Because of this, it is very important that crisis management teams carefully document their actions and the decisions made during the execution of their contingency plans — especially at points where the plan needed to be adjusted. This will allow them to further hone the plan for the next emergency, and there will be a next one. Once the crisis is over, a formal after-action review of the plan should be conducted that includes key decision-makers to ensure that the insights gained and lessons learned during the execution of the contingency plan will not be lost. By documenting them, one can then update the pandemic contingency plan — and very important, apply the applicable lessons to other contingency plans, such as those for natural disasters, terrorist attacks or other emergencies.

Contingency plans are never static. They must constantly be refined and adjusted in response to changes in technology, business operations and footprint, political and economic differences, and even changes in the urban terrain. (I once had to adapt an embassy emergency evacuation plan when a building was constructed on a piece of land that had been a soccer field we planned to use as a helicopter landing zone.) Applying lessons learned from past emergencies is a natural part of this refining process.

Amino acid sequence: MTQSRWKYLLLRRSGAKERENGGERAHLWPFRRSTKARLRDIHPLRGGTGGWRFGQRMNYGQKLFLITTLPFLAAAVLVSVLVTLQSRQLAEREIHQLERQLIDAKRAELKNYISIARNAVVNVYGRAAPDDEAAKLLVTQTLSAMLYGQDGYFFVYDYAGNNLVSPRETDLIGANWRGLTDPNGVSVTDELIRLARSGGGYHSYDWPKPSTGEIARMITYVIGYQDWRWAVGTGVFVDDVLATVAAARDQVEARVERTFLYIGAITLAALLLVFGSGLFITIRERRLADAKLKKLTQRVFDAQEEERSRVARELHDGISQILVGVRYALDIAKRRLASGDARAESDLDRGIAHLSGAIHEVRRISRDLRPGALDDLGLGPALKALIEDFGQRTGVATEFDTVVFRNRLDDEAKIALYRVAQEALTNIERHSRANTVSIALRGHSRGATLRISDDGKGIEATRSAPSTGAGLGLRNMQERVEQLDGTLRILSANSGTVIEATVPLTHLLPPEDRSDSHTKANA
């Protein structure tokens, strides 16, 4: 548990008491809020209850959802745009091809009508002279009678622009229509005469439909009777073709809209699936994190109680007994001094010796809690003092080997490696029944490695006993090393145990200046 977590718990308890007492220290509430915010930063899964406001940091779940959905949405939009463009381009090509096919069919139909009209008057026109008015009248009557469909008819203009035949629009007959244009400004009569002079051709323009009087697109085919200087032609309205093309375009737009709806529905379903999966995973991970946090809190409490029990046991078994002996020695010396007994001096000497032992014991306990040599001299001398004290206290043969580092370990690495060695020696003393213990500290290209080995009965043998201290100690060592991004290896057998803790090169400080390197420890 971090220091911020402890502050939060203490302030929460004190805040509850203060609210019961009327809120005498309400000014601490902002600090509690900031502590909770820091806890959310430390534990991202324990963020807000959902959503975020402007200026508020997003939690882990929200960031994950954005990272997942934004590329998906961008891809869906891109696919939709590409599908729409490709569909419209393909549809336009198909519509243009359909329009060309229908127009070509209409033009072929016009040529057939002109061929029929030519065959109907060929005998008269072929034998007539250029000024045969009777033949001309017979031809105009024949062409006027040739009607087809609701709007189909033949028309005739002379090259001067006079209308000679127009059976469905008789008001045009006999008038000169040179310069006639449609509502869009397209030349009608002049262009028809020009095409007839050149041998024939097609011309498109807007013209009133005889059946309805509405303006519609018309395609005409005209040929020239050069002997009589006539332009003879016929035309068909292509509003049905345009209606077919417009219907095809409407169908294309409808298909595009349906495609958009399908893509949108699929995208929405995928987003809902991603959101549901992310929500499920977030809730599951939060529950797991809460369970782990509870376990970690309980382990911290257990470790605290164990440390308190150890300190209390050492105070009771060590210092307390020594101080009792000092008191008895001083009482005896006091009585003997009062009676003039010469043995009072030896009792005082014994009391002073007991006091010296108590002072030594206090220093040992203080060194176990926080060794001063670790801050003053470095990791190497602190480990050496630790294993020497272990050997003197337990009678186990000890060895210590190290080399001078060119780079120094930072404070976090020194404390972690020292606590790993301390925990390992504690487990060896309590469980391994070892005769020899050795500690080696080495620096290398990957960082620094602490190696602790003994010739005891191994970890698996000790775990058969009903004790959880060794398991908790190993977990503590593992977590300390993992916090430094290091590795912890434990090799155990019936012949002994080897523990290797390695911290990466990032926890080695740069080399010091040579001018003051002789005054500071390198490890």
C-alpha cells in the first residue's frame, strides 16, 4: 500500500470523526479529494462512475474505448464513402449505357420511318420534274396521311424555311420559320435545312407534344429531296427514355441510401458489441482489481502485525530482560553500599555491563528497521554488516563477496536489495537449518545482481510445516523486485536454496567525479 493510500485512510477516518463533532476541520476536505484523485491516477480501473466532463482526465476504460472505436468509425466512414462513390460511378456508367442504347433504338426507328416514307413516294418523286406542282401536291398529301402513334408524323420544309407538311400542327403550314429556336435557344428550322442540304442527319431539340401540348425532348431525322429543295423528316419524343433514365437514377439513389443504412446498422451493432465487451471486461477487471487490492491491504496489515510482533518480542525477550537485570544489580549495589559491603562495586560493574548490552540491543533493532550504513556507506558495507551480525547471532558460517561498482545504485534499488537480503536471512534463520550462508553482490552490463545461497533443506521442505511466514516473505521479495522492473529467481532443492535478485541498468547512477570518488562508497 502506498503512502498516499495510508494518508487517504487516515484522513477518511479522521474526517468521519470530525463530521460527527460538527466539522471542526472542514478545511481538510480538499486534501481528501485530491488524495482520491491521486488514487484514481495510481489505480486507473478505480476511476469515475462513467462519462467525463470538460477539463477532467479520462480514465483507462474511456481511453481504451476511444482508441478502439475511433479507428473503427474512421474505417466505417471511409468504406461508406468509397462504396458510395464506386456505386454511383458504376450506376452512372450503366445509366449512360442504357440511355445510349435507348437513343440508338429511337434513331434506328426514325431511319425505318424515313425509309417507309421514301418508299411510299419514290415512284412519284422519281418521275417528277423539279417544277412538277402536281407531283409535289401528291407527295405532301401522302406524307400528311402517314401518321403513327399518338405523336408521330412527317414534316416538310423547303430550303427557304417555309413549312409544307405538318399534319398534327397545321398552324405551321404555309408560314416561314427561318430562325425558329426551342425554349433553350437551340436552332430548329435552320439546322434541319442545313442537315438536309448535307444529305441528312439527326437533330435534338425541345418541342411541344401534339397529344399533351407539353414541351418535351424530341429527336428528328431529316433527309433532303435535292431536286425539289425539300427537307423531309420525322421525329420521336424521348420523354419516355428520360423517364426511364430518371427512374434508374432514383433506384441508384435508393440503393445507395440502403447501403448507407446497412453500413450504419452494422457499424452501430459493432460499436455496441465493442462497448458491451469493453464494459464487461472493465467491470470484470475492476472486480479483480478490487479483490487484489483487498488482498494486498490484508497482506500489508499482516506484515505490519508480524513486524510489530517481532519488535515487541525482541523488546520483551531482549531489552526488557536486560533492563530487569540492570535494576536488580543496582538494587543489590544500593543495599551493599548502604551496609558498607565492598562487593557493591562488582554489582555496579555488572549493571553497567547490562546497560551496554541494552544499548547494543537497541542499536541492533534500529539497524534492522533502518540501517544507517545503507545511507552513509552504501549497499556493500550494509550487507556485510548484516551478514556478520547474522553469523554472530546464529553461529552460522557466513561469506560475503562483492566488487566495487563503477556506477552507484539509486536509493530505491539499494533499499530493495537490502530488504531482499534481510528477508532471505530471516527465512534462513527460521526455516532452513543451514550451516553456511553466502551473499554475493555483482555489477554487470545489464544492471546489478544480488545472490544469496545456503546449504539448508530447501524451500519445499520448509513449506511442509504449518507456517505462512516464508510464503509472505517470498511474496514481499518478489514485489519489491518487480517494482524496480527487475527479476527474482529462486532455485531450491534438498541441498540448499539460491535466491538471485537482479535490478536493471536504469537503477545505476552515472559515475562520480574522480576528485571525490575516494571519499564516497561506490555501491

Your Time to Shine

Security professionals and crisis management teams often struggle to get C-suite attention to contingency planning, and it can be difficult to get leadership to allocate the resources needed to prepare before disaster strikes. The massive global impact of the response to the COVID-19 pandemic is ensuring that contingency planning is now front and center in every board room across the globe. This is the time to demonstrate how contingency planning and crisis response can ensure the future viability of the company or organization.